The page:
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Humidity, how much is to much


CGHbuilder86
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  • 2 years later...

I'm bringing this one back up rather than starting a whole new thread.

I converted part of my office into a spray booth (i.e., I hung a bunch of plastic sheeting in one area-- obviously I'm not working in there for the duration!). I'm keeping the place heated for the while.

I started spraying a couple of days ago, using nitro in aerosol cans --so far I've done the sealer coats and the first round of clear coats (4 coats so far). I have to say this stuff is great, much easier to work with than the acrylic automotive cans I'd been using. I have another day of shooting --I'm planning on another 4-6 coats, in order to keep the finish pretty thin.

Problem is--it's raining today. And since this is the west of France, there's no telling when the rain will end--could go on for a week, or a month. I'd like to be able to work in there again before the end of the week (the guitar will be hung to dry somewhere else).

My question: since I'm spraying inside, and it's dry inside, can I still spray with no issues from the outdoor humidity?

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I think your best bet is to get a little indoor humidity gauge (I think they're called Hygrometers?) at let it sit in the office for an hour. They're pretty accurate, but i'd say you shouldn't have any problems from outside humidity.

Chris

Well I got lucky today...sun came out nice and strong, everything was dried up by noon, so I had no problems spraying.

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I started spraying a couple of days ago, using nitro in aerosol cans --so far I've done the sealer coats and the first round of clear coats (4 coats so far). I have to say this stuff is great, much easier to work with than the acrylic automotive cans I'd been using.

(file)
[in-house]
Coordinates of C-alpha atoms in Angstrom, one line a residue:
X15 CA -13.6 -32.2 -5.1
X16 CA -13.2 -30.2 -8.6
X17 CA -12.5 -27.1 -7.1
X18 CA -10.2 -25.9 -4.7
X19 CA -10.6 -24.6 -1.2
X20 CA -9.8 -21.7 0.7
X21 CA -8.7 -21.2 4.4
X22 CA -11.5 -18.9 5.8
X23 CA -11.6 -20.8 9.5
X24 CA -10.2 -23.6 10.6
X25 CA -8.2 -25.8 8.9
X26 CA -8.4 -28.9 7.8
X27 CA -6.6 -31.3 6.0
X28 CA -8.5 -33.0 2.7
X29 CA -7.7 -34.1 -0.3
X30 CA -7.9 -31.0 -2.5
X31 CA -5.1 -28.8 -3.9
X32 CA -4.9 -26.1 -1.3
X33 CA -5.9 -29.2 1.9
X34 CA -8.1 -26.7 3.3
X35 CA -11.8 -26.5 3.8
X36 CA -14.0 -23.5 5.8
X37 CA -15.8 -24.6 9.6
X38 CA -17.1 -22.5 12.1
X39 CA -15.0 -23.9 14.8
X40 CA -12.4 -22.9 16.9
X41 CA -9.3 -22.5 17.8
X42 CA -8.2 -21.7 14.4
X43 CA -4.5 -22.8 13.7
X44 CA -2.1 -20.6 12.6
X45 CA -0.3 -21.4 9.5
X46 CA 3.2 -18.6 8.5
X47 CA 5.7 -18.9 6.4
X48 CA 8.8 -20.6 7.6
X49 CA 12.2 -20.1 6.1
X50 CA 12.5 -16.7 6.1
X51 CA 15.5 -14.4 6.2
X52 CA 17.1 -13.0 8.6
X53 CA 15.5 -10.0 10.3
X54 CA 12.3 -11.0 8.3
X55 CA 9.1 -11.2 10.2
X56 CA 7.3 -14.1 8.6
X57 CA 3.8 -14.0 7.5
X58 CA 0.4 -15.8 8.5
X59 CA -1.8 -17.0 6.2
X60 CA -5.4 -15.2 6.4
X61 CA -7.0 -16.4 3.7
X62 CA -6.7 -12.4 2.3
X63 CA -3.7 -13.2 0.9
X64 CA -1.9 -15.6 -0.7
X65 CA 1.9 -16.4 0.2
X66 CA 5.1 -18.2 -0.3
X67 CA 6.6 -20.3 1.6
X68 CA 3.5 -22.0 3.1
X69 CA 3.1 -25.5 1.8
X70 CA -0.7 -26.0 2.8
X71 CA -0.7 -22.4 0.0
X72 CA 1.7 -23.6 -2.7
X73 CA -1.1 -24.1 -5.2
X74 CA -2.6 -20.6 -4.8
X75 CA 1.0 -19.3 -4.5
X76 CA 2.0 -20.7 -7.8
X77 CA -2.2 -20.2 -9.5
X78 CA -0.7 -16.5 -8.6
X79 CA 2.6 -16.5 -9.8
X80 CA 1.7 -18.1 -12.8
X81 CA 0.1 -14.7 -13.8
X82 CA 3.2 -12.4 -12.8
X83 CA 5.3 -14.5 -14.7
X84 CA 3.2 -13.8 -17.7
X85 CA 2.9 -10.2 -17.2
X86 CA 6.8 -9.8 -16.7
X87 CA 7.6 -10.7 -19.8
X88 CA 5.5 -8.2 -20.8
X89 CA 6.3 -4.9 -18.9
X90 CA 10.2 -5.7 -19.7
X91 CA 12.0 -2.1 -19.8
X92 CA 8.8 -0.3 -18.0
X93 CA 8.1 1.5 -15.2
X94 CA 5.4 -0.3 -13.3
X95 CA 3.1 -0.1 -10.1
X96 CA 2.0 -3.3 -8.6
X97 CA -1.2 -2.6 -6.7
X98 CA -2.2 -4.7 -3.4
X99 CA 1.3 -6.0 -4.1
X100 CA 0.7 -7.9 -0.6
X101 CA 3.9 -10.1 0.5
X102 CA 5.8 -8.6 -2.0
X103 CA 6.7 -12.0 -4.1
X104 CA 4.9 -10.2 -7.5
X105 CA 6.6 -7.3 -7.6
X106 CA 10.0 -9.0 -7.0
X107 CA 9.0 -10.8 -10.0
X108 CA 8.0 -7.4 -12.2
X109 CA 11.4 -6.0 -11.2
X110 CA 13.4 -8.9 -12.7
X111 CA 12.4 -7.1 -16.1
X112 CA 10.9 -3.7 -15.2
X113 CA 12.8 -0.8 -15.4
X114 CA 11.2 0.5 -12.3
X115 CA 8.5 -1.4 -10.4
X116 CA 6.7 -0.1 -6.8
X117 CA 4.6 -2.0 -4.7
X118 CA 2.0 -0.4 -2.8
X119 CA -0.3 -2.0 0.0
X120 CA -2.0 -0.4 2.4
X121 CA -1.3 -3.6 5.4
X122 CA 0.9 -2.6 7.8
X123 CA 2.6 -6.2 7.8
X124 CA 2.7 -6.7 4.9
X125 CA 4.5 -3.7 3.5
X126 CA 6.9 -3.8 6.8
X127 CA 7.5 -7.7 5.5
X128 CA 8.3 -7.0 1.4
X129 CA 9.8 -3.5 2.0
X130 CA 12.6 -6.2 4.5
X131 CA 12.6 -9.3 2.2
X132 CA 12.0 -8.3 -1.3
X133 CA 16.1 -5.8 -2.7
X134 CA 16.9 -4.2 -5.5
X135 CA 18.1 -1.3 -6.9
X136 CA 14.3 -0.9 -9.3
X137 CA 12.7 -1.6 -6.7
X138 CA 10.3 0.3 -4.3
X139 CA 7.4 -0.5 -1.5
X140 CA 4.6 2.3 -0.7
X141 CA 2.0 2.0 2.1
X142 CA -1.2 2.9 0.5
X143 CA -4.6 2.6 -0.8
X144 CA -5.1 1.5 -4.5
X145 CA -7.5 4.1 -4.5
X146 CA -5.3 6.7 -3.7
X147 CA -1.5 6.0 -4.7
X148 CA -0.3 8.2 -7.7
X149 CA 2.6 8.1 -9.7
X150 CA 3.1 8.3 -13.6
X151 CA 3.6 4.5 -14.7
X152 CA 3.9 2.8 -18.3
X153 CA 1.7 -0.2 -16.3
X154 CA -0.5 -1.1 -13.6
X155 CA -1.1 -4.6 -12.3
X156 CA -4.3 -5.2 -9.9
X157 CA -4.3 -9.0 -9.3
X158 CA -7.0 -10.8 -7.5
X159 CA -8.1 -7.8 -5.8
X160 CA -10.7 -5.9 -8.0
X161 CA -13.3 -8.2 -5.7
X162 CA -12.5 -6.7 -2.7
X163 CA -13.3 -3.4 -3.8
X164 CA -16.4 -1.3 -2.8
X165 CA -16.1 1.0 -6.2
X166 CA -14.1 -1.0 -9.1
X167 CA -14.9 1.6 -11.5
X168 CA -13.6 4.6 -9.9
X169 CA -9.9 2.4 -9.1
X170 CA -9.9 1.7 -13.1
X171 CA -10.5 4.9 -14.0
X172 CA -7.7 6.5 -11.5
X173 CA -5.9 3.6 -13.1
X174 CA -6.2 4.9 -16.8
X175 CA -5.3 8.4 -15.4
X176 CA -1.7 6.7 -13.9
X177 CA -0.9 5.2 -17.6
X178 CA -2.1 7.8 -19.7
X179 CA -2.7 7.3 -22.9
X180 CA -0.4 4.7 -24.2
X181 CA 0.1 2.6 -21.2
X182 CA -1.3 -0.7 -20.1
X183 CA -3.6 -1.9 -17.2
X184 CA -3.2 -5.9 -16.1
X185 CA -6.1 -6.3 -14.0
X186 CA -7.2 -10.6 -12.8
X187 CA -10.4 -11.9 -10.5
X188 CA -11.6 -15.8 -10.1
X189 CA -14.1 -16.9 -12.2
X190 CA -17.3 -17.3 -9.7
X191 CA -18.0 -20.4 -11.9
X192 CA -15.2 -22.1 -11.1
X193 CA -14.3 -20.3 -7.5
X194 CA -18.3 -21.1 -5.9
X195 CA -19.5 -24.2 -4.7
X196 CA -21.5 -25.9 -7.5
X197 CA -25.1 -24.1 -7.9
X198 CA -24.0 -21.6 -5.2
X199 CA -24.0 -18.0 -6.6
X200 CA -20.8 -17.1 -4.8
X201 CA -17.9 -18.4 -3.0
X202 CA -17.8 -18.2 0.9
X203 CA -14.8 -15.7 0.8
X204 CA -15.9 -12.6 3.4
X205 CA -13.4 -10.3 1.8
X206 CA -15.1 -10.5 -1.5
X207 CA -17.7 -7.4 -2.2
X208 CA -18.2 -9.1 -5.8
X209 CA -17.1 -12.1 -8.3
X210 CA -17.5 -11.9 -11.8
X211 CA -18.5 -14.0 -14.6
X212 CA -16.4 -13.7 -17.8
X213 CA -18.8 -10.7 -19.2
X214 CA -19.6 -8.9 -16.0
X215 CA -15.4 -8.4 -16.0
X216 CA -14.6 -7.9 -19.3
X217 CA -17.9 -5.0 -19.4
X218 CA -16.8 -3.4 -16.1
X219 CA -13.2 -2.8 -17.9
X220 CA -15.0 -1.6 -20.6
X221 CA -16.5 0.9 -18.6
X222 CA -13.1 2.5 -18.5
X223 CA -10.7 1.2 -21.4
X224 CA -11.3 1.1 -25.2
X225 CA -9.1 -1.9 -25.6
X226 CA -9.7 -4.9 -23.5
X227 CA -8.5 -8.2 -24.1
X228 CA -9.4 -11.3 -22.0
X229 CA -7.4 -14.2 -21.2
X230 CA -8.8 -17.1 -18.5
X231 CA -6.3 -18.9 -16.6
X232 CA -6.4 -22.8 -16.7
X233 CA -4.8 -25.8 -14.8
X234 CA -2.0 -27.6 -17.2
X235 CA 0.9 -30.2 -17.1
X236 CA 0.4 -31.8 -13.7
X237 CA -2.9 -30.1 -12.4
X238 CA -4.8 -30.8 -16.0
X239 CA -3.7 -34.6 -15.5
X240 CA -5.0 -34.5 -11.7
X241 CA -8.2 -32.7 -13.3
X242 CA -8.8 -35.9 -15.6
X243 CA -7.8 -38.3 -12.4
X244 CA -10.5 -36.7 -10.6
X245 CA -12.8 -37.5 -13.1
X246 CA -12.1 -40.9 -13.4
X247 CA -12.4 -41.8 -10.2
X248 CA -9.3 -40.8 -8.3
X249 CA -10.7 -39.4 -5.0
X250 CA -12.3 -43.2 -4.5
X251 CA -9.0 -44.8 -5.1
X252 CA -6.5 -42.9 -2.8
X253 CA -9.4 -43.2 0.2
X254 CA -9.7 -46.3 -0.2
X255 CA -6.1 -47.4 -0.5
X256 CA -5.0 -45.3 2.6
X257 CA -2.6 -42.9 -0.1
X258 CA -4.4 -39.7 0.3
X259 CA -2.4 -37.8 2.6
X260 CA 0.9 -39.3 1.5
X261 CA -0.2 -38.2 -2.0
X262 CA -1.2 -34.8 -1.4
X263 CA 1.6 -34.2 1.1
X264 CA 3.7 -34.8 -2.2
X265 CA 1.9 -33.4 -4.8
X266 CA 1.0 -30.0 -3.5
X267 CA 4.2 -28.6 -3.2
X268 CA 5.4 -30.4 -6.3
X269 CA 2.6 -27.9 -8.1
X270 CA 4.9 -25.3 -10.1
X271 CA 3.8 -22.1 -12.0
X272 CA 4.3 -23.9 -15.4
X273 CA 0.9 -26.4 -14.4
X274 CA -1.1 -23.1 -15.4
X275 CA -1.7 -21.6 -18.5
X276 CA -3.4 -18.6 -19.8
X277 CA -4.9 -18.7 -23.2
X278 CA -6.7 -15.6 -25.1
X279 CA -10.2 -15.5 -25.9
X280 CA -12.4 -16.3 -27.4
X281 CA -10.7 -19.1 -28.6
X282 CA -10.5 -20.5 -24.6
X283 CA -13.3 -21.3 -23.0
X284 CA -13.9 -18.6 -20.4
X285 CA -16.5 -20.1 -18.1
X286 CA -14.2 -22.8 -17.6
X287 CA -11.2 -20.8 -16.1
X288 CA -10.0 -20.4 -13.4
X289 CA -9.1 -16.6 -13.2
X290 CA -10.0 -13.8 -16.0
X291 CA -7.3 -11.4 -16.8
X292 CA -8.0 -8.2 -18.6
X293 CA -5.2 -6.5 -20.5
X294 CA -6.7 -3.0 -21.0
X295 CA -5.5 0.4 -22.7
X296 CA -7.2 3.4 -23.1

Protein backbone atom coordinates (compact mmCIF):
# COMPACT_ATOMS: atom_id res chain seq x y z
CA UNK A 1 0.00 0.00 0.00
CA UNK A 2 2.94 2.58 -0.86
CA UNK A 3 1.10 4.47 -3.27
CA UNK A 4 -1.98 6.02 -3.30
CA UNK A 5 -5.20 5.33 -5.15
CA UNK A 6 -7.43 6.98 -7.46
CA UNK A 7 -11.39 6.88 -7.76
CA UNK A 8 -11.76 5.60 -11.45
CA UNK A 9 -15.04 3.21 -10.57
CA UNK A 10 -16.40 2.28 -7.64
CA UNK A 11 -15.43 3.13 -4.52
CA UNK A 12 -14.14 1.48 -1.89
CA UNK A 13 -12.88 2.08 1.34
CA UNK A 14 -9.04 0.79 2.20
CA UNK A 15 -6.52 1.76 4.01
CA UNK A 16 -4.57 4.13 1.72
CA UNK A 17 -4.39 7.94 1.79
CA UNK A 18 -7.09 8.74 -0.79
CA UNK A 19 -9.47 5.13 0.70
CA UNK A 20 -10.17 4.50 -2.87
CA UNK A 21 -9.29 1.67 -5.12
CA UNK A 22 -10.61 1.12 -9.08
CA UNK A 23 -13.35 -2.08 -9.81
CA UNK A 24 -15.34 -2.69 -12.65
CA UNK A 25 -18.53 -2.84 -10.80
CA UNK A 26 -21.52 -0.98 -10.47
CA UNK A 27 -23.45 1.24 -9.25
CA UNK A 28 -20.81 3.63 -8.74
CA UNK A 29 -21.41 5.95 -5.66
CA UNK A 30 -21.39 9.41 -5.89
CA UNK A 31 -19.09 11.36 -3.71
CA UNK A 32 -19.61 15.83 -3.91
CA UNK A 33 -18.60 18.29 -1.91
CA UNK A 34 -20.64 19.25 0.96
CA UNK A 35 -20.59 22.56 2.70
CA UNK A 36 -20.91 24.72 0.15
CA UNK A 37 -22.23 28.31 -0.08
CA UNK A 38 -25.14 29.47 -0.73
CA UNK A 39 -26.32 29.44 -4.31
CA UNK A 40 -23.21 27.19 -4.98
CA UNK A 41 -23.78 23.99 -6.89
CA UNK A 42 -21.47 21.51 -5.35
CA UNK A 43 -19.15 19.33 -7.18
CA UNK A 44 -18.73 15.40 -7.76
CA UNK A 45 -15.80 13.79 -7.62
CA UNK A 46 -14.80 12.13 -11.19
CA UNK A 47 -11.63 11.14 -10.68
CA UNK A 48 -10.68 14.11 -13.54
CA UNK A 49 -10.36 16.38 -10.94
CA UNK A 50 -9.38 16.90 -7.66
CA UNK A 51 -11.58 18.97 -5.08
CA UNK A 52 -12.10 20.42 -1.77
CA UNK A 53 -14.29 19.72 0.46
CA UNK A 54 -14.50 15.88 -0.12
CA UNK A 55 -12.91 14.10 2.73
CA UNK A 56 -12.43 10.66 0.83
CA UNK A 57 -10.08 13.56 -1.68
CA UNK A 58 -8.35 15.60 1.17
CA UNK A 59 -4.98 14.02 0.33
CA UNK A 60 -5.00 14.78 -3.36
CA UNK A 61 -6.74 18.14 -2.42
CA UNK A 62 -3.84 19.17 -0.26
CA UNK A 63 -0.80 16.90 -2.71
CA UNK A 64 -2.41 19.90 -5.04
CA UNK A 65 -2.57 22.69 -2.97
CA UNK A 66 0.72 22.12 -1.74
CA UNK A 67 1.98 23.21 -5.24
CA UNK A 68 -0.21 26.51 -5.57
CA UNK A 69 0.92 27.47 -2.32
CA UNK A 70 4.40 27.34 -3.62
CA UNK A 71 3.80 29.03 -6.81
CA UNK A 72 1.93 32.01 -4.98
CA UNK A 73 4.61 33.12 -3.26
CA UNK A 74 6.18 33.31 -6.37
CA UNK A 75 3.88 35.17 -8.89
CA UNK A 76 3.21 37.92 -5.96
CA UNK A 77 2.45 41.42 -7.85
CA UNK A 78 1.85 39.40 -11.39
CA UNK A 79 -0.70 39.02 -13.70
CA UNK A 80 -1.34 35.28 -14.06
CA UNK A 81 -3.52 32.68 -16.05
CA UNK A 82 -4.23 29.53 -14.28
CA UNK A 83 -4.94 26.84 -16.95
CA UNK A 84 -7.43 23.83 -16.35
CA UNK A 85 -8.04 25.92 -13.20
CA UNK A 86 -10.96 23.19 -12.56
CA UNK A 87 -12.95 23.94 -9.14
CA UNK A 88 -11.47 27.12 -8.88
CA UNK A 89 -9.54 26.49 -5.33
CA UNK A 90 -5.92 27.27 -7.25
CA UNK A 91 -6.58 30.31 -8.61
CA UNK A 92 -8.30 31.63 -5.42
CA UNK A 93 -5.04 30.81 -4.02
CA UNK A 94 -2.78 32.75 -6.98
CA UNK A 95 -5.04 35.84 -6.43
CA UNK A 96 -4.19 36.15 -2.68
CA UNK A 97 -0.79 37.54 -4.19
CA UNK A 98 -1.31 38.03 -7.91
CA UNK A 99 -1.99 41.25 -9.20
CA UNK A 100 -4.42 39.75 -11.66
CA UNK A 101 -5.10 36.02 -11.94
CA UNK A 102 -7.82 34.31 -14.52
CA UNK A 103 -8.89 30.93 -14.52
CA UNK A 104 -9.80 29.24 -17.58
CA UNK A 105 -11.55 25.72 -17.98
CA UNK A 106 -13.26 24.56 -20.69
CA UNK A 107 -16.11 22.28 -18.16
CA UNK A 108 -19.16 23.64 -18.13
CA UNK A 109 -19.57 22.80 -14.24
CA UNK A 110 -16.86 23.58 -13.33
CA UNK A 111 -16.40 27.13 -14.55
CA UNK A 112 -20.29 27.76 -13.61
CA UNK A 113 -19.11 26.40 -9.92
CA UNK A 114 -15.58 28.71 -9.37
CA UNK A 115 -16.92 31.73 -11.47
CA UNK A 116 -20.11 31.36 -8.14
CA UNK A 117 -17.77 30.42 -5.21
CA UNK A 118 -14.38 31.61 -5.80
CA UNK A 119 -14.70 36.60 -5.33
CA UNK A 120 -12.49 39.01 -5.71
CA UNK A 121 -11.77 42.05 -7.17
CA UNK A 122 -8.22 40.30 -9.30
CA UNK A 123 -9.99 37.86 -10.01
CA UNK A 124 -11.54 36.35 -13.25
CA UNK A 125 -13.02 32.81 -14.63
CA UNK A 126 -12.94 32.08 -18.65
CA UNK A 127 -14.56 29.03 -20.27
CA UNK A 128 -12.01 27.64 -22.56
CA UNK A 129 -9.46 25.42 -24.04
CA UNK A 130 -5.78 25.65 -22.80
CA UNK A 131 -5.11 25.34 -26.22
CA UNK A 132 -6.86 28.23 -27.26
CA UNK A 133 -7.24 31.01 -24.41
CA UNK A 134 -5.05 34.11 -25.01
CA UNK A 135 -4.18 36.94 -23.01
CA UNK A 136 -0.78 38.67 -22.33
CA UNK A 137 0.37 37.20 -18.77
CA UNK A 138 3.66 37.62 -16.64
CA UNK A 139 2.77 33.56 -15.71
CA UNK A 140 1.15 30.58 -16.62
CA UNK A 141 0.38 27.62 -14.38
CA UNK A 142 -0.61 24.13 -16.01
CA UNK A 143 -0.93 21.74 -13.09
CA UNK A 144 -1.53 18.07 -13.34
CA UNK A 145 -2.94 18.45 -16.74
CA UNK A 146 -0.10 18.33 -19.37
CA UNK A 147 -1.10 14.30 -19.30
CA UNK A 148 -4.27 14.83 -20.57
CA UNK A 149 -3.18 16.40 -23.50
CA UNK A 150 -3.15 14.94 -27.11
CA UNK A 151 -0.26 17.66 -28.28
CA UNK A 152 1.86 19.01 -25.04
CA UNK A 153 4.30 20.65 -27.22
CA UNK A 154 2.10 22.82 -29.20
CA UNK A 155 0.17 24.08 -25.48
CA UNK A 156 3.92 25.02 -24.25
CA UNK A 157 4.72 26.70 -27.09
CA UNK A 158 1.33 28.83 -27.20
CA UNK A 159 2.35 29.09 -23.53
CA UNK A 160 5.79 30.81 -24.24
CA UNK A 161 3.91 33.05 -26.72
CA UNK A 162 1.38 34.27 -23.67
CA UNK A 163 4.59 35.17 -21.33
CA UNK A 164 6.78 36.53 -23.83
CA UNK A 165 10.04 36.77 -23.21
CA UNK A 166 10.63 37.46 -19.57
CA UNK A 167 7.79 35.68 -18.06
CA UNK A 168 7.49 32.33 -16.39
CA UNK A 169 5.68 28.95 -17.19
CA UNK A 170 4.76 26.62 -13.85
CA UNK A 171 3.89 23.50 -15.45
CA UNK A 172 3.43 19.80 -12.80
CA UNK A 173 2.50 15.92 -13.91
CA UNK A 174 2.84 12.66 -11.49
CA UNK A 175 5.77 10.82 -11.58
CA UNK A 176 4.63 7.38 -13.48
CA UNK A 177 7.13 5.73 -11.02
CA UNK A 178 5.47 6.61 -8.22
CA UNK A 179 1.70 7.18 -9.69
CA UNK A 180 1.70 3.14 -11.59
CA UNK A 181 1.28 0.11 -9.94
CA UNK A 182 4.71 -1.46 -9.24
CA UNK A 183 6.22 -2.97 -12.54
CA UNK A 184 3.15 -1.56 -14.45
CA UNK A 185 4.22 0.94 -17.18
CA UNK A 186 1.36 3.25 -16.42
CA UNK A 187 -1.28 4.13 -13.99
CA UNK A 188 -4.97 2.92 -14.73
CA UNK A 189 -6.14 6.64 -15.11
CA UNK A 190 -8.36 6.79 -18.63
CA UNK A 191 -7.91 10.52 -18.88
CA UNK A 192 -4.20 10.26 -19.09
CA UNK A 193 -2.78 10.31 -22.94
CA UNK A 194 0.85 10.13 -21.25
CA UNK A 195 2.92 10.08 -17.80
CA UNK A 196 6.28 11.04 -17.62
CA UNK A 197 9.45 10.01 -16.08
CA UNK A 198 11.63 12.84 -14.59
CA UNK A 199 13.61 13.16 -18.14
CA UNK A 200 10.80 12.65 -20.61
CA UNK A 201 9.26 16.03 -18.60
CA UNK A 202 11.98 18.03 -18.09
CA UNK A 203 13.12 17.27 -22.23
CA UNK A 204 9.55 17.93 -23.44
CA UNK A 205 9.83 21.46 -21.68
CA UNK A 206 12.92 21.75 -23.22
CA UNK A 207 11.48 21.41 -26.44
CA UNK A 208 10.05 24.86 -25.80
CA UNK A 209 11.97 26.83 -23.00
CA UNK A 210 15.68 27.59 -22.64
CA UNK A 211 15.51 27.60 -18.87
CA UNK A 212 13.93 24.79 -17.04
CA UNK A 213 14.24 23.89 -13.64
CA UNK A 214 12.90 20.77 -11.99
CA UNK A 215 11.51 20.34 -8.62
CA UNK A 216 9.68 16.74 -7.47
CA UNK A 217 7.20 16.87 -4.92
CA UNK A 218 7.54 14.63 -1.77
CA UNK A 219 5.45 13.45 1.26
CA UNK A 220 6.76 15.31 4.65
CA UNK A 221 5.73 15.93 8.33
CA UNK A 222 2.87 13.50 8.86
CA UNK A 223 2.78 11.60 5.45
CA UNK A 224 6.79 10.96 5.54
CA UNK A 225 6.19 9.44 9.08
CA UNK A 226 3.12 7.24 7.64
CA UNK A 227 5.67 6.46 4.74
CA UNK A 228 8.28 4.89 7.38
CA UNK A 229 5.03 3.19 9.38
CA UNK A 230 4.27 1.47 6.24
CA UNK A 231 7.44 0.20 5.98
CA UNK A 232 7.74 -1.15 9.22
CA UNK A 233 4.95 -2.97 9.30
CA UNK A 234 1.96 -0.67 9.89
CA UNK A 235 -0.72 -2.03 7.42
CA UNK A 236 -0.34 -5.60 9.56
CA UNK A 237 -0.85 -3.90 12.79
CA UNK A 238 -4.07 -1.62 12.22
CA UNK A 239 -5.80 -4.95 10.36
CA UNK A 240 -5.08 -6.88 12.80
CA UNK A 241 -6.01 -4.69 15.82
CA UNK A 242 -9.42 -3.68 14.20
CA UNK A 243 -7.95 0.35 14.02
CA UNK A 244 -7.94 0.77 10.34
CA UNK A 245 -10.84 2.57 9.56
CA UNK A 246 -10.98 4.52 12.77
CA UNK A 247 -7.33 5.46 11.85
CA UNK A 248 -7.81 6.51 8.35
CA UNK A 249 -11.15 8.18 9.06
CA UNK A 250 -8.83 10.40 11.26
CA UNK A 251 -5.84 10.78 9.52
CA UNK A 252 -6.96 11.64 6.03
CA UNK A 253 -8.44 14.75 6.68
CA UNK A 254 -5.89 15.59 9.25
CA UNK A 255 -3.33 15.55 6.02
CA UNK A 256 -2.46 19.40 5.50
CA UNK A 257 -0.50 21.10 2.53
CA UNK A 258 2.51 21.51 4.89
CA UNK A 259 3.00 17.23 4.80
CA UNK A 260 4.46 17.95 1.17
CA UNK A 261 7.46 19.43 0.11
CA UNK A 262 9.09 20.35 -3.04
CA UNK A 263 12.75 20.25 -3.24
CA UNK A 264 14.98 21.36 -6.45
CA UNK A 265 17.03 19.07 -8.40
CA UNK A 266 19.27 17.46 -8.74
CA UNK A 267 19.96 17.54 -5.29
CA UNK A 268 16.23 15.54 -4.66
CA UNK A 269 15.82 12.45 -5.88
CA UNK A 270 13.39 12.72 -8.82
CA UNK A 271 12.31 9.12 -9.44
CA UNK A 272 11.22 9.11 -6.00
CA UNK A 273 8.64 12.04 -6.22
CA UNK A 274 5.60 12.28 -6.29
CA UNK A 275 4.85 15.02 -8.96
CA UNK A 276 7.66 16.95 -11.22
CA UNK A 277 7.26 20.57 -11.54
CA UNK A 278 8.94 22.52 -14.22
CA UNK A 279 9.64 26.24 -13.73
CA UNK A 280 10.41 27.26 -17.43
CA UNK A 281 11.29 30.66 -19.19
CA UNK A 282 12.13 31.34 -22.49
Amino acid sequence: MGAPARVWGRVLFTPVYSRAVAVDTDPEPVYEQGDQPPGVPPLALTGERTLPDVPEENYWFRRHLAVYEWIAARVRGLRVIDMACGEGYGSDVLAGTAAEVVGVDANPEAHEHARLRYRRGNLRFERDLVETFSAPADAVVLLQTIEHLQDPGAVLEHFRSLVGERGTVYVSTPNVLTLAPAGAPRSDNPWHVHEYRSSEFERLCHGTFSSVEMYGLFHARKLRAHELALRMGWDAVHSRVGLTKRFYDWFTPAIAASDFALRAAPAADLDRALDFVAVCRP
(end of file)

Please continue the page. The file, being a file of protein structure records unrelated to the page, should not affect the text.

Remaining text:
Easyer in what way? I am using acrylic lac and from a gun. I am always looking for a better way. IS the dry time different?

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I started spraying a couple of days ago, using nitro in aerosol cans --so far I've done the sealer coats and the first round of clear coats (4 coats so far). I have to say this stuff is great, much easier to work with than the acrylic automotive cans I'd been using.

Easyer in what way? I am using acrylic lac and from a gun. I am always looking for a better way. IS the dry time different?

Part of it is in the quality of the aerosol--the stuff I found seems to have a much more consistent pressure coming out, so it just sprays more evenly. Could be that there's a better nozzle on the can too?

But mostly it's just the way the solvents in the nitro react with the existing coats--the new coat seems to blend in pretty almost instantly, without even coming close to giving me a run or sag or drip. With the automotive acyrlic I used, it seemed like there was more of a lag time for when the solvent would break into the existing coats, and I had more trouble with getting things consistent.

Also, even though there's still some orange peel with the nitro (I gather that's to be expected from using spray cans) it's very fine, much finer than I had with the acrylic cans.

I think the nitro is nastier to work with though-- I have a respirator, but I resorted to wearing a diving mask AND swim goggles while spraying too.

We'll see what it's like wet-sanding and polishing...right now the body's hanging up in a heated bathroom.

Still, once I've used up this supply of cans (I have enough for another guitar), I think I'll pick up a compressor and spray gun finally.

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